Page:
It is definitely that time of year when zucchini is in full bloom. So far, I have received one or more of this veggie at work, from Mr. FeistyEats work place and at the Farmer’s Market. I can remember my Mom eating zucchini when I was little. Her and my grandmother liked it dredged in flour and fried in butter or oil if I remember? I always thought it was gross. But as an adult, I have come to appreciate its (mild) flavor. It is generally a savory dish but can also be served as a sweet dish in desserts. Recently, I have enjoyed slicing it into long strips, seasoning them with olive oil and seasoned salt and grilling them. Mr. FeistyEats isn’t crazy about them.
I came across a recipe in the Fargo Forum for zucchini fries. With a name like that, I figured they were fried. Of course, I am a fan of fried foods, but we know how unhealthy they can be and how bad they can stink up your house. As I read on, I saw the article was by Sue Doeden, a local chef in Minnesota, and I have used recipes from her before. These fries were baked, not fried. I knew I’d give them a try.
I got this big bad boy from a co-worker! I halved the recipe and just used most of the portion on the right. The left side is TBD…maybe a dessert?
I peeled off the skin with a veggie peeler. I saw in Sue’s article she left the skin on – whatever you prefer. I also used a mandolin to slice my zucchini because 1) I am lazy and 2) I had it out already.
Assemble your ingredients and stations for breading…egg, flour and bread crumbs with seasoning. In the meantime, line a baking sheet with parchment paper and preheat your oven to 375*. The recipe called for 350* but I wanted to ensure I got a CRUNCH on my fries. I cannot stand a soggy vegetable when they are supposed to be crisp. Mr. FeistyEats has asked me why I use parchment. For me, it equals easy clean-up and a longer shelf life for my pans that I adore.
Get your breading stations in order. On the left: WRONG! On the right, right…from left to right. Do you follow? I don’t. Flour, then egg, then bread crumbs. There you go!
My only complaint is my fingers got pretty messy during the breading process. You can expect that though. Fill up your sheet!
This is what they look like done. You can see a few spots were messed up from my messy fingers. BUT, you can also see they are browned and crisp!
You can see the brown crispiness a little better here. I loved these and will make them again. I would recommend adding seasoning to your bread crumbs. Lawry’s, garlic, etc. Also, serve them with a dipping sauce: Ranch dressing, ketchup, BBQ sauce, honey mustard…whatever floats your boat. The mandolin left these pieces thin, so a thicker matchstick might be preferred if you like more zucchini in each bite.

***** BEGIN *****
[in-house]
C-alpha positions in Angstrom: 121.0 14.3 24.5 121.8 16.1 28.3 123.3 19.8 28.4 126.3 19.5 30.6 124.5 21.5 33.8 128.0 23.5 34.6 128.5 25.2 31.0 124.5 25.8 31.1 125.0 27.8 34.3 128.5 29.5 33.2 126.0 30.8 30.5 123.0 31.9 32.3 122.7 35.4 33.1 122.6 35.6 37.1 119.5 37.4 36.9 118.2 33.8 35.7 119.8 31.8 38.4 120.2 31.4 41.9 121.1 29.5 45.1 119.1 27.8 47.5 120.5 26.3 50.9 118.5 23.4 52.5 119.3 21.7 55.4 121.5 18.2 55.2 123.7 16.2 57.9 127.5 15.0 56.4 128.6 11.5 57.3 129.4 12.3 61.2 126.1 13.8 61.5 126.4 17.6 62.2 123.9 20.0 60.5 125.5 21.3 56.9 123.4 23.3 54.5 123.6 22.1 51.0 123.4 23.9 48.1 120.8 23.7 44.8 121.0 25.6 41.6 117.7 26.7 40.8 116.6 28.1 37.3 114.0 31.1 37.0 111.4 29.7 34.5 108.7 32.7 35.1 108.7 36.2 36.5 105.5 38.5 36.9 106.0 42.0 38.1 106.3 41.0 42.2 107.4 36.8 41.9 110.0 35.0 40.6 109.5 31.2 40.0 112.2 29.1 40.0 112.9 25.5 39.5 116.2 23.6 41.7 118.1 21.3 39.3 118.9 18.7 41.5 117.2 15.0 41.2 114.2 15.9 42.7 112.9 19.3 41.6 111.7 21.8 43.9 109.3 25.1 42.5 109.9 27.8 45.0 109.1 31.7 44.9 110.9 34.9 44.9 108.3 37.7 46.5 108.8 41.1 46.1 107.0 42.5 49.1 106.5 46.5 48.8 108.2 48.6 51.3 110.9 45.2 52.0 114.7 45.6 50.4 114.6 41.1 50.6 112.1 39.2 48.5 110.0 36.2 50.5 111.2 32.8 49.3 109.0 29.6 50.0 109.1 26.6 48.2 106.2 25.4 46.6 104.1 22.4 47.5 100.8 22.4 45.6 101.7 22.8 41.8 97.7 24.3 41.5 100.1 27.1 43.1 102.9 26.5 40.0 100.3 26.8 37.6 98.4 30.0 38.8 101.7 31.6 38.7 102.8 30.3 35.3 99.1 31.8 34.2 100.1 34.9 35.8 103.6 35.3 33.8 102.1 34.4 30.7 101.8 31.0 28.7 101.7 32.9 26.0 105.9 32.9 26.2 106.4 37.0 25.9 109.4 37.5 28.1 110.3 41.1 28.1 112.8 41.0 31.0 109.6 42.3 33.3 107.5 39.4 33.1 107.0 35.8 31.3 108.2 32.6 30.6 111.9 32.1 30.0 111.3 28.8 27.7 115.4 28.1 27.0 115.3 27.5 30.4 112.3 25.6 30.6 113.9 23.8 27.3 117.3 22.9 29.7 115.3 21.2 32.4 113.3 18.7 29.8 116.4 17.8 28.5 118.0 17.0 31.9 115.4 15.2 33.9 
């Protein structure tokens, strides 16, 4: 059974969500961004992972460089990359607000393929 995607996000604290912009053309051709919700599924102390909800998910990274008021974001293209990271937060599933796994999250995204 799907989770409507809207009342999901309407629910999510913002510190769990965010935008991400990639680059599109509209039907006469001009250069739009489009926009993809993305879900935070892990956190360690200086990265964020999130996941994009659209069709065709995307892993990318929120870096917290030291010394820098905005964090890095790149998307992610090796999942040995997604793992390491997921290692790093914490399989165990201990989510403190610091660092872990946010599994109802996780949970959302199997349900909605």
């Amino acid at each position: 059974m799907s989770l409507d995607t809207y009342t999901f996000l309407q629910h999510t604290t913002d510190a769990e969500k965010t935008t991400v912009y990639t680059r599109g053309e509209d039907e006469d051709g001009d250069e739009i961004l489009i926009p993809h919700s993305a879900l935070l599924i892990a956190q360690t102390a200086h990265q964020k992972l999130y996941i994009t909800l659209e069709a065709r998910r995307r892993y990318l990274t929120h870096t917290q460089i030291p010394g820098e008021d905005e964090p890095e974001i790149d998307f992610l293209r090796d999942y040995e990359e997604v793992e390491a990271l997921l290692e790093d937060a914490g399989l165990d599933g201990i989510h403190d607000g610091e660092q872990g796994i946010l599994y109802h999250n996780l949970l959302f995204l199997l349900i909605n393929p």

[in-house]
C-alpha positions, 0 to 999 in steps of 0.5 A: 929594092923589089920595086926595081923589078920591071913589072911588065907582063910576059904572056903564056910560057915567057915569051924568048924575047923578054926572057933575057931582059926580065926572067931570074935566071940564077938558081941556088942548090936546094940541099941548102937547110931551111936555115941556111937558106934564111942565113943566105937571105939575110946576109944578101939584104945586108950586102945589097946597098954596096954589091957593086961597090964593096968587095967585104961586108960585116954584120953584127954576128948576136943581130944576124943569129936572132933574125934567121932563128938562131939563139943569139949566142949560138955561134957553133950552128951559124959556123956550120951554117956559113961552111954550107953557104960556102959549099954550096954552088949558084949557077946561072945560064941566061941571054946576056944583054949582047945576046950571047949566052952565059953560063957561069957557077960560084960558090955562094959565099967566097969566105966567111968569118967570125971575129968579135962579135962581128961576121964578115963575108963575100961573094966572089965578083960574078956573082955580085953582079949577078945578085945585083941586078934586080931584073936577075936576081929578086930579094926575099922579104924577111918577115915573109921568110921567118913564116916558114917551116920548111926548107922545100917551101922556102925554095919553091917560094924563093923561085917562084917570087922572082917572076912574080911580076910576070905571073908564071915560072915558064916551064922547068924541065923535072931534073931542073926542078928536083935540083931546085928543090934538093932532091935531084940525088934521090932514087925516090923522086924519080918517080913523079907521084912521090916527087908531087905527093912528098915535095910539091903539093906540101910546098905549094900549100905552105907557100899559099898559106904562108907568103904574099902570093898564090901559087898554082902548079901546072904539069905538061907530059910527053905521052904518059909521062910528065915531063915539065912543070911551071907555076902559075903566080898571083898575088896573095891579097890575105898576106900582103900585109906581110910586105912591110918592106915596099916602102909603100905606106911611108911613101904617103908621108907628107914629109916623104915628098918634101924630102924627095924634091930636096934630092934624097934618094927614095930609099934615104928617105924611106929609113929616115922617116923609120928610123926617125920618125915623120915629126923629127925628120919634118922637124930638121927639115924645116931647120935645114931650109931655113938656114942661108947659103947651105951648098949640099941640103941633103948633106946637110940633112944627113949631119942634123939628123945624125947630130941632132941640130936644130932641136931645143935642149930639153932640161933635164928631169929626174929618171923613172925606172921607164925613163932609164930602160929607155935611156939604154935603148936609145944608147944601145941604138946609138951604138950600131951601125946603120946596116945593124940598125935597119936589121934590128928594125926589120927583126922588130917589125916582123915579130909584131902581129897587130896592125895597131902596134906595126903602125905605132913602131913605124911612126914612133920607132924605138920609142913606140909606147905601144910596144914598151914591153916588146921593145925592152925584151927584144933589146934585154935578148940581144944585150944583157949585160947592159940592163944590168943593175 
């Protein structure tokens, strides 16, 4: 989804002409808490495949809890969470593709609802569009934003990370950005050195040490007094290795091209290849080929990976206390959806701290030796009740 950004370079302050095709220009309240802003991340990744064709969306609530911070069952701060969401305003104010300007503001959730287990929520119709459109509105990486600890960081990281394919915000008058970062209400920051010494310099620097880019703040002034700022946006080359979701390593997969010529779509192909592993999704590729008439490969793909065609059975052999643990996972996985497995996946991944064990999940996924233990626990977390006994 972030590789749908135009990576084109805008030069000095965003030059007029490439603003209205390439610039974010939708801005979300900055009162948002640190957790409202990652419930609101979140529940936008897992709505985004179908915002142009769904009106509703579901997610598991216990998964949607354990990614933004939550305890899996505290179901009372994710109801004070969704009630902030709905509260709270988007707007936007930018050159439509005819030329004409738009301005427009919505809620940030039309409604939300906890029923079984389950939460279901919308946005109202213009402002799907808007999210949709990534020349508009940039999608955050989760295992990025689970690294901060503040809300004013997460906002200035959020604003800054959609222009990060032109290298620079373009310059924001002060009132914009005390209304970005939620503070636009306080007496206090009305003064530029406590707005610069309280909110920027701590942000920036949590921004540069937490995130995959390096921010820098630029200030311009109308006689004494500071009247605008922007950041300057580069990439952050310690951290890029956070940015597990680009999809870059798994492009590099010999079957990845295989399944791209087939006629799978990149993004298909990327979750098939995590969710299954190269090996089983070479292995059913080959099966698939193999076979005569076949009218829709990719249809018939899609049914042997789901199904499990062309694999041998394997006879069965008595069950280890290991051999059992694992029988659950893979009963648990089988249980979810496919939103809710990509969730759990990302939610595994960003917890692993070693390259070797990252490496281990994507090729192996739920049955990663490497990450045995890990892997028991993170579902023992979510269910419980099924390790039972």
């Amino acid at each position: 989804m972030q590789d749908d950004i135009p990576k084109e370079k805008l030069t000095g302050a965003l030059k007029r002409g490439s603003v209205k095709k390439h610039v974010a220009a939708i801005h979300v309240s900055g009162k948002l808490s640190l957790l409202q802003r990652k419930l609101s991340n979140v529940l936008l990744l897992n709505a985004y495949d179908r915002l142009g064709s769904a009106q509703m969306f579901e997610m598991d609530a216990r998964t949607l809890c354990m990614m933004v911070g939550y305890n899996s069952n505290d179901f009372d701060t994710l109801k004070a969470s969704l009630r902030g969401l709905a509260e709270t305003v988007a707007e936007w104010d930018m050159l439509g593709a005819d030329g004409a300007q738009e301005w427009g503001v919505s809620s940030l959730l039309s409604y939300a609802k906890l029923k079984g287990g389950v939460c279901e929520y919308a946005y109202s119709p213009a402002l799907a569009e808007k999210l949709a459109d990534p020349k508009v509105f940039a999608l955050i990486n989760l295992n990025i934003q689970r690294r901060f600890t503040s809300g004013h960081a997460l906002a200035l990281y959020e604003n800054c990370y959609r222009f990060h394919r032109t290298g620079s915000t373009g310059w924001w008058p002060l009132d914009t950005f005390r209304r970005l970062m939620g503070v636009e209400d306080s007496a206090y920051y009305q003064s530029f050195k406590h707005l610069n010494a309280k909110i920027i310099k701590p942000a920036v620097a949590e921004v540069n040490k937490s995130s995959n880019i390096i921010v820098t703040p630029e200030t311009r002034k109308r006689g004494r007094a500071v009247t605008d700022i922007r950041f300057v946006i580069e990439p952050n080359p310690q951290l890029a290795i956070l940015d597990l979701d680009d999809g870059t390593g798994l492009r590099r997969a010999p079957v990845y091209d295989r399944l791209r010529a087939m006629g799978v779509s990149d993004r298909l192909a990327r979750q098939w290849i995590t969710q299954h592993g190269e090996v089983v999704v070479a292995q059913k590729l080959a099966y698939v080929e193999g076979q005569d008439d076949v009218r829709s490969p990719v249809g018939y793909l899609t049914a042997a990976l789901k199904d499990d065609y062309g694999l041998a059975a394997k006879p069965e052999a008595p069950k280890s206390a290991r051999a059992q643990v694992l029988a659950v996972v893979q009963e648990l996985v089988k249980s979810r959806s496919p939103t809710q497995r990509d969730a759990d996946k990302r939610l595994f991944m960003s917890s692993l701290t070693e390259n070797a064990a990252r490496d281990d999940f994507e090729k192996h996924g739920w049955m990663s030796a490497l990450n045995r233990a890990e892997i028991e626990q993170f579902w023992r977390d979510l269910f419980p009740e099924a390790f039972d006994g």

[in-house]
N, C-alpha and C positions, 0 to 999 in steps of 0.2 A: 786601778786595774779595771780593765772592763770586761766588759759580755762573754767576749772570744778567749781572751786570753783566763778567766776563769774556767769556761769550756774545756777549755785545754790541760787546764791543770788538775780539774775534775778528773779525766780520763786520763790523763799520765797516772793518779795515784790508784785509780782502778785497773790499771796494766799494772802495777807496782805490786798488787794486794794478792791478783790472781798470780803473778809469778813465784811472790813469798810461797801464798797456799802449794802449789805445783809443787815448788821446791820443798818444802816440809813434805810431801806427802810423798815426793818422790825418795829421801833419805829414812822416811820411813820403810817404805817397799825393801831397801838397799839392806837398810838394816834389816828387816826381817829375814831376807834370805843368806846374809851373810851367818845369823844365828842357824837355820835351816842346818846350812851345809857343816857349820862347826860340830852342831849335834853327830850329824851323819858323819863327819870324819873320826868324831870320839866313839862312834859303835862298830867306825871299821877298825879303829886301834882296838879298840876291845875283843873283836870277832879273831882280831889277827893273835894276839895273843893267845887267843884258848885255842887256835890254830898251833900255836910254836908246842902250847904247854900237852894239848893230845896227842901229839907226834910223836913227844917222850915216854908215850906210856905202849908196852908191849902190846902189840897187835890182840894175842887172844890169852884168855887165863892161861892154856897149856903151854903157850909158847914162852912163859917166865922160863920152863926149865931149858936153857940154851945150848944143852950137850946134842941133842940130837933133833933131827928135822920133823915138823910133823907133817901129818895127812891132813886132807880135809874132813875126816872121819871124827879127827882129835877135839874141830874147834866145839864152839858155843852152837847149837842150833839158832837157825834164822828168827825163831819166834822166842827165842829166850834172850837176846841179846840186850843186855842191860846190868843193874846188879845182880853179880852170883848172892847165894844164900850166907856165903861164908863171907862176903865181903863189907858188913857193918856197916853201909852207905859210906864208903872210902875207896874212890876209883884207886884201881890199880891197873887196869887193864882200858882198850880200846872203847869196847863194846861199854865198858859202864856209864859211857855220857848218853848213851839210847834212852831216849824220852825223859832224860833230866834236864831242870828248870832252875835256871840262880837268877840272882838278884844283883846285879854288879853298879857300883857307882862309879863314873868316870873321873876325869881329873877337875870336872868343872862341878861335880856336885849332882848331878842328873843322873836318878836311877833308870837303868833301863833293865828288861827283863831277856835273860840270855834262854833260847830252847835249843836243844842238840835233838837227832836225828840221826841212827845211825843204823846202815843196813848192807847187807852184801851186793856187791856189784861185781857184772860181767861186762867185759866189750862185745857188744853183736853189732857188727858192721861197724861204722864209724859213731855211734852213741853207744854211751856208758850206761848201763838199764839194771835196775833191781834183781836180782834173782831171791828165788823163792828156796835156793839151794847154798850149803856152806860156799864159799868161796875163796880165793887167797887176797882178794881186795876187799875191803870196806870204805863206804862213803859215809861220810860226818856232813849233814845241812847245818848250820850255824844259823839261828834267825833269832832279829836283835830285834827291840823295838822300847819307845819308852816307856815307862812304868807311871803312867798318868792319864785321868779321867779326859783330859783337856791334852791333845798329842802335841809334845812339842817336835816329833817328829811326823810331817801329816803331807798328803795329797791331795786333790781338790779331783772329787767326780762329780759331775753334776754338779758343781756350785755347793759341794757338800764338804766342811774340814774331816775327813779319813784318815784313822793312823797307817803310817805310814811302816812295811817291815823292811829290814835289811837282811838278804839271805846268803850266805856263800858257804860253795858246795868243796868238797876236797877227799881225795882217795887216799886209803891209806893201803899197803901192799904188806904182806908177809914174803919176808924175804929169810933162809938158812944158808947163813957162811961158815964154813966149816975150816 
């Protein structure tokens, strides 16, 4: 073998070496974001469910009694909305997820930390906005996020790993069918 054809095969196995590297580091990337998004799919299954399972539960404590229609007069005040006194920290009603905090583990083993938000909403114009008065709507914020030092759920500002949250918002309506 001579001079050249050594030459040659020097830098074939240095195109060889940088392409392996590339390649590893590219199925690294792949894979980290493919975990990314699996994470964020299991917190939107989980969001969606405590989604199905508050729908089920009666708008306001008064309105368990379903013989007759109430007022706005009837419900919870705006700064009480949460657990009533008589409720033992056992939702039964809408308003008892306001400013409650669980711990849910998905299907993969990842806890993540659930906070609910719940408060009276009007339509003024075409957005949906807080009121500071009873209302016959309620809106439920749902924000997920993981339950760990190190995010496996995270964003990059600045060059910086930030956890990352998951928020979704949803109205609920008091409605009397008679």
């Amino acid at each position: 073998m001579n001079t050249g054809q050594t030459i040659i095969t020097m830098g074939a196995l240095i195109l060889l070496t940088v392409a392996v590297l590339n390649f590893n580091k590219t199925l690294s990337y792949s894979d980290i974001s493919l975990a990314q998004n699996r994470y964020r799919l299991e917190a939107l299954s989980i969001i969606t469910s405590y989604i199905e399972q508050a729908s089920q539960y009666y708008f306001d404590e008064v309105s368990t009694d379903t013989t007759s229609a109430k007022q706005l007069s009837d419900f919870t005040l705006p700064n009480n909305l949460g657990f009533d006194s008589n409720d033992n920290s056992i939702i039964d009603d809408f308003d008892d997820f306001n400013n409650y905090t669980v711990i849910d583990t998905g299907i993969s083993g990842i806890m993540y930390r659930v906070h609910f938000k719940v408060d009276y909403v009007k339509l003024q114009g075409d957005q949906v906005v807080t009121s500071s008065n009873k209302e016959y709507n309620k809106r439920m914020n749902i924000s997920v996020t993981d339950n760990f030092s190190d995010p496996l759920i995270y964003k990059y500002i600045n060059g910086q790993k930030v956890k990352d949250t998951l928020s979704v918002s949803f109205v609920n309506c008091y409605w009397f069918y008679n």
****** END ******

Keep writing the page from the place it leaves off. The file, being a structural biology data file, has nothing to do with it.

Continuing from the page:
Here is what Sue has to say about the zucchini fries and some cooking suggestions. My notes are in italics. Thanks for sharing the recipe Sue Doeden!
Baked Zucchini Fries
- 1 cup unseasoned bread crumbs
- ½ teaspoon kosher salt (I used Lawry’s seasoned salt and garlic powder)
- ¼ teaspoon freshly ground pepper
- 1 cup all-purpose flour
- 2 eggs (I added a bit of water as well, about 1 Tbsp. for 2 eggs)
- 3 to 5 small or medium zucchini
Preheat oven to 350 degrees. I baked at 375*.
Cut zucchini lengthwise into pieces 2 inches long and ¼ inch thick. I used a mandolin and cut them in rounds.
In a small bowl, combine bread crumbs, salt and pepper. Place the flour in another bowl. Beat the eggs in a third bowl.
Using a fork or tongs, dip zucchini sticks first in flour, then in beaten eggs, then roll in the bread crumb mixture.
Lay pieces on a baking sheet lined with parchment paper. Bake about 20 to 25 minutes, until coating is crisp and brown. Serves 6. I flipped half way through. I also cut the recipe in half since Mr. FeistyEats isn’t a fan and I ate them all. In one sitting. Oops.
Recipe from “Flavors of the Arboretum: 101 Tastes of the Season,” Minnesota Landscape Arboretum, 2011”
Tips from the cook – Sue, not me!
- Add more flavorful punch to these fries by adding garlic powder and cayenne pepper to the bread crumb mixture. I also added some minced fresh oregano to the bread crumbs and sprinkled more fresh oregano over the baked fries before serving.
- Freshly grated Parmesan cheese scattered over the baked fries adds nice flavor as well as a little bit of saltiness.
- Panko, light and flaky Japanese-style bread crumbs, are a nice alternative to the more traditional fine bread crumbs.
- “Flavors of the Arboretum: 101 Tastes of the Season” can be purchased in the gift shop at the Minnesota Landscape Arboretum or online at www.arboretum.umn.edu/giftstore.aspx. You may also call the Arboretum to order a book, (952) 443-1439.
- Serve with dipping sauce you prefer…Enjoy!